Learnings from MozFest
Eyebeam met Garai Caruth in 2014. Garai was a student participant in an after school program we ran in partnership with his High School, Satellite Academy. Upon graduation, Garai attended Arcadia University to study International Business but found his thoughts returning to technology and community. Garai, now 22 years old, came back to NYC to re-focus his studies on learning programming and joined Eyebeam as a Student Resident in 2017 helping with our after school education programming while moving forward his ideas around technology and sustainable community spaces. You can learn more about Garai Caruth’s current project, ComeFindHelp, here.
Eyebeam would like to thank and acknowledge the support of Mozilla from whom we received a travel grant from the Mozilla Hive NYC Fund to send Associate Director for Education, Lauren Gardner and Eyebeam’s 2017 Student Resident, Garai Caruth to attend Mozfest 2017 in London. This is Garai’s account of his experiences at MozFest 2017, from Oct. 27th – 29th.
When I heard that we had been approved to go to Mozfest, I was most excited to share a space with so many influential designers and programmers during a time when the open Internet is under attack. It’s critical moments like this when you get to see the best of humanity rise to the challenge, and the topics of my first Mozfest were nothing short of inspiring. Before I got to London, I was excited to learn about the rapid expansion of the Blockchain space as well as the issues facing net neutrality. I was warned that I may not follow my ‘strict’ schedule that I made on the Mozfest app; because there’s so much to see.
I didn’t use the app past my first session.
Instead, I wandered around in awe after the Blockchain for Humanity workshop, filled with this sudden sense of wonder and humility at the scale of world changers at Mozfest. This feeling of awe would eventually dissolve into a determination, to lift the social barriers to technology so that its not just a room primarily filled with white men trying to fix the world’s issues. Whenever there was a session starting, I’d sit in on it to pick the brains of the people I met, and move on at the end to whatever session peaked my interest the most.
I talked to many people. The most interesting person that I talked to was a Londoner by the name of Rachel Rayns, who came to Mozfest with a van that she modified to be an off grid mobile home. The home had a mixture of handmade and store bought appliances that worked in harmony with the technology she implemented to make her RV function as a mini mesh network (an API constantly monitored the battery life in the van and would tell you your remaining battery with a voice command). I found this especially fascinating; four months ago I co-founded ComeFindHelp to use renovated shipping containers to create environmentally and socially sustainable green spaces in NYC. Rachel’s knowledge in sustainability practices along with her devotion to a UX design process, allows her to immediately modify her living environment. Her perspectives inspired me to adopt the same practice when we are building sustainable shelters.
As a whole, Mozfest is a great unconference, filled with amazing people that strongly want to make the internet a better and sustainable place. Spaces like this facilitate timely discussions that shine light on the fact that the only true solution is a collaborative one. The sessions this year explored huge questions like an engaging way to teach children how to code, how blockchain can improve world issues, and the concerns that arise from dating apps, like Tinder, which do not provide a large enough space for women and POC to weigh in. Sessions on facial recognition of black people were empty save for a few POC and one white man, sessions on the issues with dating apps were filled with all white men and 2-3 white women that for the most part watched white men mansplain the issues with dating. Mozfest is a start to a solution, but by no means the solution in itself.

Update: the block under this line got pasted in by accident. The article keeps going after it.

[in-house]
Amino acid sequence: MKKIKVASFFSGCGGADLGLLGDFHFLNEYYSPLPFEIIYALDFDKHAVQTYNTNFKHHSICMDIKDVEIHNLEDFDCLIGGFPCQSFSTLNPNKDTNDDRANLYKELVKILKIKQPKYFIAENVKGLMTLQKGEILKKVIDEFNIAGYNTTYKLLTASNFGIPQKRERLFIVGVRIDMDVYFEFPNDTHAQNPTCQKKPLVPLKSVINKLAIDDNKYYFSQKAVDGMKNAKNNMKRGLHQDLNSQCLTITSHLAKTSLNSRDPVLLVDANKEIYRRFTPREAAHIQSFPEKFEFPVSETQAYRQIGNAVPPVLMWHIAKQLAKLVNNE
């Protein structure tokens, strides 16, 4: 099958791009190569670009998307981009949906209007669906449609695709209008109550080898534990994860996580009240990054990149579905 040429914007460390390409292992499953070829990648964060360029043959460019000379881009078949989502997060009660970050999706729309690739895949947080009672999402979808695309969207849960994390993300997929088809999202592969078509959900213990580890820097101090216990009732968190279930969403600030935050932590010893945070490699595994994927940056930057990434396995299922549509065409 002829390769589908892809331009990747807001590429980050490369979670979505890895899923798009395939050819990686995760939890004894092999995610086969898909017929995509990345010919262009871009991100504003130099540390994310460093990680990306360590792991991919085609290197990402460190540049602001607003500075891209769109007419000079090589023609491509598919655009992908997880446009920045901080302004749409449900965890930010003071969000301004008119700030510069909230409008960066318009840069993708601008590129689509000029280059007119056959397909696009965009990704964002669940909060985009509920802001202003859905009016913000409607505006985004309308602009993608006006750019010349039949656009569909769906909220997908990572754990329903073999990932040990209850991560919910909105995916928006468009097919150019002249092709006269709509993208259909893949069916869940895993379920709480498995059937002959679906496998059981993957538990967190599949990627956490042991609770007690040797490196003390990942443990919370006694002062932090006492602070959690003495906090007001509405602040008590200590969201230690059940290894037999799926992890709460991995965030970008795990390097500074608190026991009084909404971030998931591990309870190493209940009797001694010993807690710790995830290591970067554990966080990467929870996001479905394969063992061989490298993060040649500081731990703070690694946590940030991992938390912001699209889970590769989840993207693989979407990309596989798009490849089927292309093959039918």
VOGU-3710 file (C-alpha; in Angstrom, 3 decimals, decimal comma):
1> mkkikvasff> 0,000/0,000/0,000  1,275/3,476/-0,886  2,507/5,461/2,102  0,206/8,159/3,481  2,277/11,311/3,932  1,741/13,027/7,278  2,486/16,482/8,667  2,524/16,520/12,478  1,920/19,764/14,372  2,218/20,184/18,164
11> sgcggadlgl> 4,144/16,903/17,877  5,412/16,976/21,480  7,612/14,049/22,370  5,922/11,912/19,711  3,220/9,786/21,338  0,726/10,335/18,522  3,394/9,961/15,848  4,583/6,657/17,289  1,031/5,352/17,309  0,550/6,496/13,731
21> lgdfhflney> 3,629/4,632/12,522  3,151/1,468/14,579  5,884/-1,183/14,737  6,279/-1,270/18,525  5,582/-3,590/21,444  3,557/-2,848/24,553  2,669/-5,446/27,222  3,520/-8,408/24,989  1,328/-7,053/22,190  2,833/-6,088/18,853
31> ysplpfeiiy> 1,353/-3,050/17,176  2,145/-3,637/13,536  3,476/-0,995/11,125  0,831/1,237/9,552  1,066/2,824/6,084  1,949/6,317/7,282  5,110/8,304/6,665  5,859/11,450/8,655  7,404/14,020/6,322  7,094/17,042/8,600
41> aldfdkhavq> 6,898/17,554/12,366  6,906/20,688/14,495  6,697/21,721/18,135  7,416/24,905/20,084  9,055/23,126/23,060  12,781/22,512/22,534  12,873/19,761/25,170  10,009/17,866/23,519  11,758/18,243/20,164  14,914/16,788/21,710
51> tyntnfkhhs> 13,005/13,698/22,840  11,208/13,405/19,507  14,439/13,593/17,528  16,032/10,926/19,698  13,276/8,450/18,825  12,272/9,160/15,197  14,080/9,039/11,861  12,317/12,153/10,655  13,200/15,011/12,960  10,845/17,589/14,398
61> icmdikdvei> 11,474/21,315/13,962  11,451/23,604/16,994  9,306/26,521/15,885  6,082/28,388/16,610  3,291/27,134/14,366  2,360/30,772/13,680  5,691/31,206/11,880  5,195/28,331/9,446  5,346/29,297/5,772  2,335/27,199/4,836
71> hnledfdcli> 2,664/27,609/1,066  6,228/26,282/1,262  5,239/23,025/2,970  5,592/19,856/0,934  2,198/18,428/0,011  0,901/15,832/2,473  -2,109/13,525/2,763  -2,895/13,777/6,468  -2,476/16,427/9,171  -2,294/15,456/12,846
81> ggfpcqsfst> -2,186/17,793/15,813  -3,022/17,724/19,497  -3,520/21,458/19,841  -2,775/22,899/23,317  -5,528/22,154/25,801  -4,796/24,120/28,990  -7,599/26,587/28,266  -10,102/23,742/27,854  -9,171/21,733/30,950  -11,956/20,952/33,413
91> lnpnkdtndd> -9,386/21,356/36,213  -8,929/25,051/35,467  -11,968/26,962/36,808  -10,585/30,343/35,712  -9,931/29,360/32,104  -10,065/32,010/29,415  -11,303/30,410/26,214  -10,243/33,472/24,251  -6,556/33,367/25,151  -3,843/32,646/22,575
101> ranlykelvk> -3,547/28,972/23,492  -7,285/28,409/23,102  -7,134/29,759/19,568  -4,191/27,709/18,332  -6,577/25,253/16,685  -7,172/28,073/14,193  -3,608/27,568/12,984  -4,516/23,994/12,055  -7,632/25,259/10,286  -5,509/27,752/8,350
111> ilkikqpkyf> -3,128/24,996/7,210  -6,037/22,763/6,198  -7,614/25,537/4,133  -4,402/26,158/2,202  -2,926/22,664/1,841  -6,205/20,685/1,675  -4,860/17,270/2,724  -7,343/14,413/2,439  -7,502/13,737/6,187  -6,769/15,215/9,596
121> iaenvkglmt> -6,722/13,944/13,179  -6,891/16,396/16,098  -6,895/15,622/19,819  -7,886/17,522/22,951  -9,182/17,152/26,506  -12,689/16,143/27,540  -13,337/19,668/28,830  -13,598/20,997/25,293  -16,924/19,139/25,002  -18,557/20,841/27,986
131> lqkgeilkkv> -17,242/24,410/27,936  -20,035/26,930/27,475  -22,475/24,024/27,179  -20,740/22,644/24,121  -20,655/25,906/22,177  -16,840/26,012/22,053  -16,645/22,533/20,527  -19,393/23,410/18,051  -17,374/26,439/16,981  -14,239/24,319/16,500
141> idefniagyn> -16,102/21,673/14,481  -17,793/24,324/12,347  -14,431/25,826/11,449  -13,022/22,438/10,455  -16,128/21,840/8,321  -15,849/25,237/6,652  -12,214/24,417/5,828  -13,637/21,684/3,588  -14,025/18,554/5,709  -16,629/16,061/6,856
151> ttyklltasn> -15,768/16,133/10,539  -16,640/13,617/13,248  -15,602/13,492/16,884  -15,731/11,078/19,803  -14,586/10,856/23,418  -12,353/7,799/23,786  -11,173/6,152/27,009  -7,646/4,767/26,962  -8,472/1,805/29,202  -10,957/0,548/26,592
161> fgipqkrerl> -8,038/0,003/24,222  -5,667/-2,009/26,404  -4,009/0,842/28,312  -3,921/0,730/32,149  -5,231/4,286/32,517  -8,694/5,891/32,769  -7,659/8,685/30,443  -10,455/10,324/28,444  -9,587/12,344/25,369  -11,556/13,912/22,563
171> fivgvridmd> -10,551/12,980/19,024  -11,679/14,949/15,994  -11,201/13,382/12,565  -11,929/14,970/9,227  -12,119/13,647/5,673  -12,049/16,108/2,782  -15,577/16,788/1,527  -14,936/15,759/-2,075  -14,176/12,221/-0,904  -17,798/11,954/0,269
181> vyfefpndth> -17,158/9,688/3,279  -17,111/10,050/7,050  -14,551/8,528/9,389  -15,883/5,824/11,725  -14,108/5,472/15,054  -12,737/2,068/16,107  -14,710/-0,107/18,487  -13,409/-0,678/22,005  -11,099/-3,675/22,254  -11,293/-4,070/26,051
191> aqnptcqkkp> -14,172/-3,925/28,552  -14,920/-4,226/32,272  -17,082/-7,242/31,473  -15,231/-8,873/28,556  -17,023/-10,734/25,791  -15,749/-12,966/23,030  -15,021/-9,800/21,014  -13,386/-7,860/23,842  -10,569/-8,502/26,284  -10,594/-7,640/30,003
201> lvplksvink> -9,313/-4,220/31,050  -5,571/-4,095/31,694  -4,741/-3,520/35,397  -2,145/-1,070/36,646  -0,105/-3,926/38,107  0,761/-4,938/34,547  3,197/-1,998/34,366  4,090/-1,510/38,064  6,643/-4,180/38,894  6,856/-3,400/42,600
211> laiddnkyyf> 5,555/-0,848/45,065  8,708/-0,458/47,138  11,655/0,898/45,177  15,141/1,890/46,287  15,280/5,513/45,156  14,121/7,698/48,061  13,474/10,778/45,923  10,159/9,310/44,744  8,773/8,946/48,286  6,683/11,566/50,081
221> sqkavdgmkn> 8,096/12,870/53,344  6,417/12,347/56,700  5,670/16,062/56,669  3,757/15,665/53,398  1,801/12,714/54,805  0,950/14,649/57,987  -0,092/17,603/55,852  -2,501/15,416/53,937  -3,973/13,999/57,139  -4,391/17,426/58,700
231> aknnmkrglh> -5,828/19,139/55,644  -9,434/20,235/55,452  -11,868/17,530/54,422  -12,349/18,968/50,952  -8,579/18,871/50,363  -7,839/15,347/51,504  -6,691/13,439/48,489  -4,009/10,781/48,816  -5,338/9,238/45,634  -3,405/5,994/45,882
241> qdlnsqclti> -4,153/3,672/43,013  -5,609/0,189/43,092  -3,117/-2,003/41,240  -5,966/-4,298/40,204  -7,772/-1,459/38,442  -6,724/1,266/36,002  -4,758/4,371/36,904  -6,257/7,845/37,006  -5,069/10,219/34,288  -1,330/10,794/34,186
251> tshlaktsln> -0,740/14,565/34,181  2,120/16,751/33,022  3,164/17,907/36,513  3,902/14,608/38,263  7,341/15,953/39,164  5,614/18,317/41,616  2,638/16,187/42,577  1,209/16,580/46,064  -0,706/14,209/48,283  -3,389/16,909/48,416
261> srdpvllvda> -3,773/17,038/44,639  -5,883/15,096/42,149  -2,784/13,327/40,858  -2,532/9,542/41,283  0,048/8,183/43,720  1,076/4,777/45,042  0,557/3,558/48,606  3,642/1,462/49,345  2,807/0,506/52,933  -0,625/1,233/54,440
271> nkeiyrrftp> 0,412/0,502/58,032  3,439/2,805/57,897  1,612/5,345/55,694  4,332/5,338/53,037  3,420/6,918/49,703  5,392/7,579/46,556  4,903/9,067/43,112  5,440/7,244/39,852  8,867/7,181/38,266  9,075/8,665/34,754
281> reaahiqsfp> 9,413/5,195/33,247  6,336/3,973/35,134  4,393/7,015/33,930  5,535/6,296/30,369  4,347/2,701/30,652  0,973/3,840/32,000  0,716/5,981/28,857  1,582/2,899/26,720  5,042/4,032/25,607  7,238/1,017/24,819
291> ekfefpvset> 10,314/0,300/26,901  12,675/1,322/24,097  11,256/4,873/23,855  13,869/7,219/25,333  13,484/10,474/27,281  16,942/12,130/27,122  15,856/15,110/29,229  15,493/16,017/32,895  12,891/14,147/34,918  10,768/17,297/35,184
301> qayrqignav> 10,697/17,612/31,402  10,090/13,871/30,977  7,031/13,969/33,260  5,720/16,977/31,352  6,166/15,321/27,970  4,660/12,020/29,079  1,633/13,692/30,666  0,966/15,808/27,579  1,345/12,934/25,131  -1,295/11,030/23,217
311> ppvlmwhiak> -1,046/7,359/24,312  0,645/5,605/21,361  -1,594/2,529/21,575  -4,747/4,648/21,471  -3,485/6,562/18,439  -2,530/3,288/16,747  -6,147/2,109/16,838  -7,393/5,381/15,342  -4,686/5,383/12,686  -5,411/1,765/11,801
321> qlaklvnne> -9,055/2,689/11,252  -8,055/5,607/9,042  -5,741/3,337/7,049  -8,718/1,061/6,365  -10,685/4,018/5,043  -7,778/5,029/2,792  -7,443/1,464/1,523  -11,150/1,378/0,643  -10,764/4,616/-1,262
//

Some advice that I would share with anyone attending Mozfest is to look at it for what it is, but also what it isn’t. Innovation comes from a lack of, and its extremely easy to get blown away by everything that IS at Mozfest and easily lose sight of what actually needs to be present in the event. Because I participated in Mozfest, I was able to return to New York City with my mind aware of a tech world that I am going to inherit. I also saw more clearly the steps I need to take to include my project ComeFindHelp, and other projects that I endeavor, in the progressive side of technology. Avoiding a system that perpetuates exclusion on communal and educational spaces.
This was my first time in London. To be in a city with so many years of preserved history for a festival that dares you to look into the future of technology on the internet, and ultimately the world is an experience, that will no doubt affect my practice as a Community Organizer, Artist, and as a Programmer. During the evenings that I wasn’t at the festival, I travelled to Brixton to learn about how rapid gentrification is tripling the rent in some predominantly afro-caribbean areas of London. I walked around and compared how London treated its homeless compared to New York (there’s less homeless people in the city of London from what I could tell). Some nights I wandered the streets and just took in the nightlife, trying to grasp a city so different from my own. I look forward to returning to Mozfest next year and more determined to push the needle towards a safer and more accessible internet for all.
Also British tea isn’t that great! I’ve bought better tea at Chelsea Market… there, I said it.
Article written by Garai Caruth and edited by Communications Intern, Leandro Huerto. All photos courtesy of Lauren Gardner.